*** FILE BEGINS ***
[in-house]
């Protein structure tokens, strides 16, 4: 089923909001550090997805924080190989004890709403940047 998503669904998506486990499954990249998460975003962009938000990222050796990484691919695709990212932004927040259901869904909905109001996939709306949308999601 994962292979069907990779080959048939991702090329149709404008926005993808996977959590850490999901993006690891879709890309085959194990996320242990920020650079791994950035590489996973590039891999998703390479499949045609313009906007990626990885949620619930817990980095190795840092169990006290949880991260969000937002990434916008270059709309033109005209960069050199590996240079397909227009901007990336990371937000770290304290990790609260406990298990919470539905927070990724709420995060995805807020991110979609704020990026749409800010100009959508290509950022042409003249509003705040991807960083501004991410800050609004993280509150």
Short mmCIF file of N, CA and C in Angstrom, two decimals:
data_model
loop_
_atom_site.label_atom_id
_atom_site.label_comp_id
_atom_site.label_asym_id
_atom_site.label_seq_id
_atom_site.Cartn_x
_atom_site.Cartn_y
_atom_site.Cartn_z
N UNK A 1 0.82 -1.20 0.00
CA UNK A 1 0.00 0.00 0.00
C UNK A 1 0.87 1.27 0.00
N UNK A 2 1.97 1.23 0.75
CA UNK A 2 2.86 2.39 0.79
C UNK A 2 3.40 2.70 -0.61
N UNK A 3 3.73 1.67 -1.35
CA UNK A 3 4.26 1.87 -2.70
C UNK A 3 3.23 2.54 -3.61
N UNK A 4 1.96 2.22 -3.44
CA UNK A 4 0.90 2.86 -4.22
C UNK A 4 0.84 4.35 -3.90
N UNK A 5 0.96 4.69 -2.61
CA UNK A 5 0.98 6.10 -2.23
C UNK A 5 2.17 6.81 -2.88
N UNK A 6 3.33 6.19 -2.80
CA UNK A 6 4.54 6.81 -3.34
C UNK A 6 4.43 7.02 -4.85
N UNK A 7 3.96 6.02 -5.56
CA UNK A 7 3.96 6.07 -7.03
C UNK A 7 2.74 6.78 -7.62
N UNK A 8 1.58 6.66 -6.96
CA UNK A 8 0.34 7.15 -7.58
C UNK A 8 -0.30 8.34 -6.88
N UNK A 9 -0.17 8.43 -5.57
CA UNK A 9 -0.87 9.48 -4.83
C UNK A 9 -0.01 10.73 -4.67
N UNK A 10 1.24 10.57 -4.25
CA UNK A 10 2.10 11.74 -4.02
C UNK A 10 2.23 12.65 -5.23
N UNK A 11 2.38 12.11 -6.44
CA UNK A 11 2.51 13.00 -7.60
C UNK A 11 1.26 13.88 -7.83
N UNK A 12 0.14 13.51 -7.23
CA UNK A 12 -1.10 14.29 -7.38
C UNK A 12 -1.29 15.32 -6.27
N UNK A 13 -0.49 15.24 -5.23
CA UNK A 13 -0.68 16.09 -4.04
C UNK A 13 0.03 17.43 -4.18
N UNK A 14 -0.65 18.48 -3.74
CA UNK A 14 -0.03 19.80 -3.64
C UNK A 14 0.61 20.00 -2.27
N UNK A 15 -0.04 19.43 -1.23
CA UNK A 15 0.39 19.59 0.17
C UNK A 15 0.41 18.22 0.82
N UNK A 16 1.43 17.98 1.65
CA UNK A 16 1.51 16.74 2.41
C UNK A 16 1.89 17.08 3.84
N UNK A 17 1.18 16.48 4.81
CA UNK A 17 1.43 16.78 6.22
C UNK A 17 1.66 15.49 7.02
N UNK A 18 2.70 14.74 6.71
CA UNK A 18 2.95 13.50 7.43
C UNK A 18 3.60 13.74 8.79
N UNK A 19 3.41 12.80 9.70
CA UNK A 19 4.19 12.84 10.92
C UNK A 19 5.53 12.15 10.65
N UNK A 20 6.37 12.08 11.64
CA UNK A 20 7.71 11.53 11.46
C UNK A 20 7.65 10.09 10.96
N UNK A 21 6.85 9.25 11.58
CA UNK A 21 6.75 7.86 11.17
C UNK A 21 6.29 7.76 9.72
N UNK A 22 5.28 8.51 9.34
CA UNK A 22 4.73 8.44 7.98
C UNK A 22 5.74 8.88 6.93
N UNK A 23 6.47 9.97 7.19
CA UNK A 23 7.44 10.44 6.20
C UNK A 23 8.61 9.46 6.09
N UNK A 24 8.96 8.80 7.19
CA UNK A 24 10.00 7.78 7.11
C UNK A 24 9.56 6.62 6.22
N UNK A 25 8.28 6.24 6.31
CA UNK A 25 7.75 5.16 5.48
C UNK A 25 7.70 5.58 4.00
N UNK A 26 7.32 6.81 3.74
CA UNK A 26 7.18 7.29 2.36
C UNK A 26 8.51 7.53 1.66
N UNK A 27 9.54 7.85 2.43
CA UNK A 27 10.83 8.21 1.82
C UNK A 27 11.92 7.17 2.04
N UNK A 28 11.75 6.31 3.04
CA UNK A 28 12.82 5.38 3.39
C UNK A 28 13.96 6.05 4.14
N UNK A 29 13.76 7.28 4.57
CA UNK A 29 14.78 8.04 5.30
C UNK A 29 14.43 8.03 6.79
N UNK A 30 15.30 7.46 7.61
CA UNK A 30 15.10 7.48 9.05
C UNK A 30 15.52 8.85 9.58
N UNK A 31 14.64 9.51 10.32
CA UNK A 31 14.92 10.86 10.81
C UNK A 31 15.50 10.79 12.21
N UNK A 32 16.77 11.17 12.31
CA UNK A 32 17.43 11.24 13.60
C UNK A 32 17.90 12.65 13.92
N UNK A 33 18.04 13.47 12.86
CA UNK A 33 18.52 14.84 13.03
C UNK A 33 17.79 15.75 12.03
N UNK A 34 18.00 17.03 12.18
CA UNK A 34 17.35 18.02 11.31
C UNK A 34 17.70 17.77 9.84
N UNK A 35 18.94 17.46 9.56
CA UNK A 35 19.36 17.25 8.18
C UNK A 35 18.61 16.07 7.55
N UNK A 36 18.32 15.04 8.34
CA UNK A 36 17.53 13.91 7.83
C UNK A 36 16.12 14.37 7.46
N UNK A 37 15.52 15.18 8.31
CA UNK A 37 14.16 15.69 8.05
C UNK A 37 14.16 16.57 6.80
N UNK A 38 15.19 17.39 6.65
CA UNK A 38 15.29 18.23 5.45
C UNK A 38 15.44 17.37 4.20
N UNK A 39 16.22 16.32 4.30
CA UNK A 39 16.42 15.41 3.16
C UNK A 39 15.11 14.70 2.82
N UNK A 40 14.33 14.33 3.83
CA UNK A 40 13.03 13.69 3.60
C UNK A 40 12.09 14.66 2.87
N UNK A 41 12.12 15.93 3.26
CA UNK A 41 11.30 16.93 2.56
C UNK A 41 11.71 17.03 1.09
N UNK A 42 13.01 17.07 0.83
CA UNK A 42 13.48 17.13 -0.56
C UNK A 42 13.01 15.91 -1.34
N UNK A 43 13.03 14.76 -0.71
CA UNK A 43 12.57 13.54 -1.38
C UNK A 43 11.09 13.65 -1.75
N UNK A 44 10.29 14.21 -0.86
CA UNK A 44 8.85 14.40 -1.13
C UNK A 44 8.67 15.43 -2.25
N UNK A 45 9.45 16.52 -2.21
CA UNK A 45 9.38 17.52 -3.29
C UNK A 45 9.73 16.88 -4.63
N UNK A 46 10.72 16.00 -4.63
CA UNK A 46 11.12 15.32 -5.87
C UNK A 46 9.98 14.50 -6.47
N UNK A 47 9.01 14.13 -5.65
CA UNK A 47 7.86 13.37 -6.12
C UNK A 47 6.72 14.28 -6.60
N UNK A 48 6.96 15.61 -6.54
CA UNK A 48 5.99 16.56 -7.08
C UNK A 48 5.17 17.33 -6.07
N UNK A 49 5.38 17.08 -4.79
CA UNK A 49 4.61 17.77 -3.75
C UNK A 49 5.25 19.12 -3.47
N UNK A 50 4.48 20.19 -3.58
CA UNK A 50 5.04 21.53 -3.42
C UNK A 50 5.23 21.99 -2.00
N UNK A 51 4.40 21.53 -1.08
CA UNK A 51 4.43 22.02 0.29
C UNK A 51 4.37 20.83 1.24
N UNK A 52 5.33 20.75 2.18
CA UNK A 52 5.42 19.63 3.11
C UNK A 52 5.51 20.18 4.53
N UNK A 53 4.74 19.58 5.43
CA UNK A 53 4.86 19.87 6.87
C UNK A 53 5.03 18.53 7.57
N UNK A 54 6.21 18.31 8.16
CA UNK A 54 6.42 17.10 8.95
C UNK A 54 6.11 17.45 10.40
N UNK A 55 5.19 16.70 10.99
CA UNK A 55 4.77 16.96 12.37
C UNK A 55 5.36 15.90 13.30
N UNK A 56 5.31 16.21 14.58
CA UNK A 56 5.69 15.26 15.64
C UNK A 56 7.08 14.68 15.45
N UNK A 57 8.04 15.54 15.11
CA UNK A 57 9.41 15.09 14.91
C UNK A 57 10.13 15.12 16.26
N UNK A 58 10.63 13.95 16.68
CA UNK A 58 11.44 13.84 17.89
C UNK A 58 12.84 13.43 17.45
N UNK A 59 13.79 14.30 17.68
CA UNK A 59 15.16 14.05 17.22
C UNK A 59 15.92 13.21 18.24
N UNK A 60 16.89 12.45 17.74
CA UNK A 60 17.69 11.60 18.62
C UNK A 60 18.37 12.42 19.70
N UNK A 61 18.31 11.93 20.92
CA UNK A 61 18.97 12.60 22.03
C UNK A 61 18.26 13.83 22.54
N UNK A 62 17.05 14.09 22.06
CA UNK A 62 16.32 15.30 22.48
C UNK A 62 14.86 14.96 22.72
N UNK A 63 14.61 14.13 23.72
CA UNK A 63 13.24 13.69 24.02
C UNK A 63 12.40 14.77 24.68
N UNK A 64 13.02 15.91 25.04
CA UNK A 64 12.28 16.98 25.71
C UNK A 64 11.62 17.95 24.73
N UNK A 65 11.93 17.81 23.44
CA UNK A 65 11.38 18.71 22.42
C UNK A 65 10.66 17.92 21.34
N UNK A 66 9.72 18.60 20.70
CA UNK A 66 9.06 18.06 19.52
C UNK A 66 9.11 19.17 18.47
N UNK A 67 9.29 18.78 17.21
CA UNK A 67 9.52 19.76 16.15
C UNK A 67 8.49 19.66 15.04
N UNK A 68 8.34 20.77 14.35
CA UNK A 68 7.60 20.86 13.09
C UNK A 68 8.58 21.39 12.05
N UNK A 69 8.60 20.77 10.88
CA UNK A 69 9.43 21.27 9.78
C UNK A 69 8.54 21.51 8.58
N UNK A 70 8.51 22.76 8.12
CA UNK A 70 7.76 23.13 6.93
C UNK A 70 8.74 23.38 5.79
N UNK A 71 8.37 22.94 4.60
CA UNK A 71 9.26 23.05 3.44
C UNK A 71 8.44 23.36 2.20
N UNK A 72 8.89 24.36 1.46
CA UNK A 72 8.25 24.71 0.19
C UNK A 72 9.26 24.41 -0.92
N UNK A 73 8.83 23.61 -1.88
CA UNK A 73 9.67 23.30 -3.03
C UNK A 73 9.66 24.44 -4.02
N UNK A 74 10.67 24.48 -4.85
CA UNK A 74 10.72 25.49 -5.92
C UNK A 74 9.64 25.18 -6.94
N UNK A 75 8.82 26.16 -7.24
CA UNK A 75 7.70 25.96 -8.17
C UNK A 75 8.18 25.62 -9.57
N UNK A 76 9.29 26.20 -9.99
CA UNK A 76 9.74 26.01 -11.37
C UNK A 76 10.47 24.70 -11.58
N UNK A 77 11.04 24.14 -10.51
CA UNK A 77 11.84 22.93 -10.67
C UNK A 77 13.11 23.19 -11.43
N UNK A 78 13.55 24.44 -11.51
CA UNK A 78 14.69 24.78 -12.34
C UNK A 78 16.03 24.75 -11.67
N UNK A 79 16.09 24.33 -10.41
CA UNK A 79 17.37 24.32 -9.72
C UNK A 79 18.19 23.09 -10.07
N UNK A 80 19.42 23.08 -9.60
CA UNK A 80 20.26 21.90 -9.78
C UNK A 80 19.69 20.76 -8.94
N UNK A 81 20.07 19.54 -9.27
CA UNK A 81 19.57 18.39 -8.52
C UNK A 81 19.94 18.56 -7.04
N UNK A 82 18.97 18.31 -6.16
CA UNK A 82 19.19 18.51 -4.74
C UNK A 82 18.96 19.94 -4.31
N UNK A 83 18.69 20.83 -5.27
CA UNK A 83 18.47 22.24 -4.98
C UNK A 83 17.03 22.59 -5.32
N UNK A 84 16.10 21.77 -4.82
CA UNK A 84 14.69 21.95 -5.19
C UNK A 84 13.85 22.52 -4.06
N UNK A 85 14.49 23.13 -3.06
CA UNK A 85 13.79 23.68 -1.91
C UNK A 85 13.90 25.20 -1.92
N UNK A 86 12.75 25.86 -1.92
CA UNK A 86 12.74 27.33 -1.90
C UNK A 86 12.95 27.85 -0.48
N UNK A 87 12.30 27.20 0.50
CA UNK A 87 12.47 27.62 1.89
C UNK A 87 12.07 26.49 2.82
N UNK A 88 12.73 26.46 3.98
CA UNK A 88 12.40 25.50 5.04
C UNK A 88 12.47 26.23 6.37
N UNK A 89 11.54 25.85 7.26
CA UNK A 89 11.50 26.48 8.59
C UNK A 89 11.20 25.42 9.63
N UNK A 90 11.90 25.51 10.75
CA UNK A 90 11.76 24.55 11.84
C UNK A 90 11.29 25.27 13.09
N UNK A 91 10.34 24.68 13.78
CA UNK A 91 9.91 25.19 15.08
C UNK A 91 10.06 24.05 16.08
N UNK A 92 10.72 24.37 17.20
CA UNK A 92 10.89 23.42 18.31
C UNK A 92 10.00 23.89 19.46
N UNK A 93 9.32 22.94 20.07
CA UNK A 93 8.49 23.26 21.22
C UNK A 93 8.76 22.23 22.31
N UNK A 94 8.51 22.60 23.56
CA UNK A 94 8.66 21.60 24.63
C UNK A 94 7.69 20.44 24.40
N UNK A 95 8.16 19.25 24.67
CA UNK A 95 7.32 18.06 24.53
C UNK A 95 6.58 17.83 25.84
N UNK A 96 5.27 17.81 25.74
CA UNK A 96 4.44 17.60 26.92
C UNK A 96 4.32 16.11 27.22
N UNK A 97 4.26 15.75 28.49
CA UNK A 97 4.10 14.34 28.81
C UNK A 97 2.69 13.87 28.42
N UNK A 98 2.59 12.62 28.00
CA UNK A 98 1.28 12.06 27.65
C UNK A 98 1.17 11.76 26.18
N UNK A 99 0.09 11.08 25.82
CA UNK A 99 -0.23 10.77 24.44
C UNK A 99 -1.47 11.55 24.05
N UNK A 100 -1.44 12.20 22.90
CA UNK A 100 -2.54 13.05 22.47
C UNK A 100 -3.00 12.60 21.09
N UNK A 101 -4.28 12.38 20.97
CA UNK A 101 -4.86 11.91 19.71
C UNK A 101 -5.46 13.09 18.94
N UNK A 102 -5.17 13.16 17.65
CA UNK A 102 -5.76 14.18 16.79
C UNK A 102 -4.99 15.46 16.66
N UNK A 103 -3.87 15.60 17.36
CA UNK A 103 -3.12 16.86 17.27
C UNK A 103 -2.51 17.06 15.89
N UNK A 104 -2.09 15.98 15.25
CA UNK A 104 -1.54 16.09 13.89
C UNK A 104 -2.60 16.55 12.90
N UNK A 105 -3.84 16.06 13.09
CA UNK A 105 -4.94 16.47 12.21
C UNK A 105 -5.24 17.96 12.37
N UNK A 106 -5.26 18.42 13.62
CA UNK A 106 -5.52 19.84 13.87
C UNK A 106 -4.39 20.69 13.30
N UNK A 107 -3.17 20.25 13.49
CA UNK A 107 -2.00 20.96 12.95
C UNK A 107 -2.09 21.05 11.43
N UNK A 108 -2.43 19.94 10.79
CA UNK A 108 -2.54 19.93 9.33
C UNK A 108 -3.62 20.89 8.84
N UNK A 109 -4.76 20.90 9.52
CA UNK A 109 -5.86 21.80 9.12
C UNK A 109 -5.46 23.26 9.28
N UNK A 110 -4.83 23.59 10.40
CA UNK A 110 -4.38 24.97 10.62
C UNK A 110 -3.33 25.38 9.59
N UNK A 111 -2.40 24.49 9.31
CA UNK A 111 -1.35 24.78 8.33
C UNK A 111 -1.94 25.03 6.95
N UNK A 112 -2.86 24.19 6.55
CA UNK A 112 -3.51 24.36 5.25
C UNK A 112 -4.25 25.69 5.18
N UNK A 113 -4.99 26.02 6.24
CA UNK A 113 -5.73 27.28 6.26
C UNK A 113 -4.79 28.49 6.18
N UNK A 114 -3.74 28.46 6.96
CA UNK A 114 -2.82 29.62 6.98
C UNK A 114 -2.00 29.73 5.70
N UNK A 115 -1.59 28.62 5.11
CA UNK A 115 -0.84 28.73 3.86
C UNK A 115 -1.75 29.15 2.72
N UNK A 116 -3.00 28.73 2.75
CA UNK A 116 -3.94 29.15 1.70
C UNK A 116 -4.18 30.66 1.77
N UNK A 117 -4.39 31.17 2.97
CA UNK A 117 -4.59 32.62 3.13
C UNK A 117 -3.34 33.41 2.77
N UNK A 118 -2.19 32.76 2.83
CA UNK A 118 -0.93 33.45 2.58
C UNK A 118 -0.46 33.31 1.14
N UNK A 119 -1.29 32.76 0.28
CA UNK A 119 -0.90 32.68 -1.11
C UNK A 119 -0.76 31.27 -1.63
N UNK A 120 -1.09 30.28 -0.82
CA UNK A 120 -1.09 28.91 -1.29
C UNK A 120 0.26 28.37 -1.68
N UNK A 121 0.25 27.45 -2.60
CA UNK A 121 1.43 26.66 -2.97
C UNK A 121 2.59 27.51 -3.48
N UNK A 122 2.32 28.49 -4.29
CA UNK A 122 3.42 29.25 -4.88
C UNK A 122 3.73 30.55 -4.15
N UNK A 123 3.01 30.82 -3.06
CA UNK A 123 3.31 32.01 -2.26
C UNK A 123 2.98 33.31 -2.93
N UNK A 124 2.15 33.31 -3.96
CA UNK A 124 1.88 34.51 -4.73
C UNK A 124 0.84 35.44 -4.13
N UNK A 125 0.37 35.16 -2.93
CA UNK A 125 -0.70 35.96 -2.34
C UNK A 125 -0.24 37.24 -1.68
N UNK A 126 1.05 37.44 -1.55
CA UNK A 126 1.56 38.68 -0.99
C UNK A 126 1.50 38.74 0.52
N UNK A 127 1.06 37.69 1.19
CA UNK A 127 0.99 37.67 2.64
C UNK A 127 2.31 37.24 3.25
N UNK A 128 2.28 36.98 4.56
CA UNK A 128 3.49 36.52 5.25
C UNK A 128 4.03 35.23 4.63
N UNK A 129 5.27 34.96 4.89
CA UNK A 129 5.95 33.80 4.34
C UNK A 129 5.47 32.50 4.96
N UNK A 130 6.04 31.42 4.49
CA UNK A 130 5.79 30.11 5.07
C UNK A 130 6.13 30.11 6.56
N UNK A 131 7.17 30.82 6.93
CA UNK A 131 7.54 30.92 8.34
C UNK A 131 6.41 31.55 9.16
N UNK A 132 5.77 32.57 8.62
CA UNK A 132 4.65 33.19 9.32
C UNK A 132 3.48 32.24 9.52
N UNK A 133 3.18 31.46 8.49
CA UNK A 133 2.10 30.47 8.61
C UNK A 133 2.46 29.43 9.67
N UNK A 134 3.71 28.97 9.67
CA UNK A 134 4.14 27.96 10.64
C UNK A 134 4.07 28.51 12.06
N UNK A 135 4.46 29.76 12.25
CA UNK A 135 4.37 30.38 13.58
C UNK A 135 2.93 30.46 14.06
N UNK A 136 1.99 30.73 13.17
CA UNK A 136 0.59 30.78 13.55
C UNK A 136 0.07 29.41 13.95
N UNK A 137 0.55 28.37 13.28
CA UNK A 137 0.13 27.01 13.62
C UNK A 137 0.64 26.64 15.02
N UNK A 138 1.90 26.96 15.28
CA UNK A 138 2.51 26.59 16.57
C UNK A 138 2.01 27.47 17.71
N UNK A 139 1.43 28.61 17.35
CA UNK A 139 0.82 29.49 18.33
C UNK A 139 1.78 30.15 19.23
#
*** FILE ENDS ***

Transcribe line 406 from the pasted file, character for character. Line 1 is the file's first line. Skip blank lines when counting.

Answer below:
N UNK A 132 5.77 32.57 8.62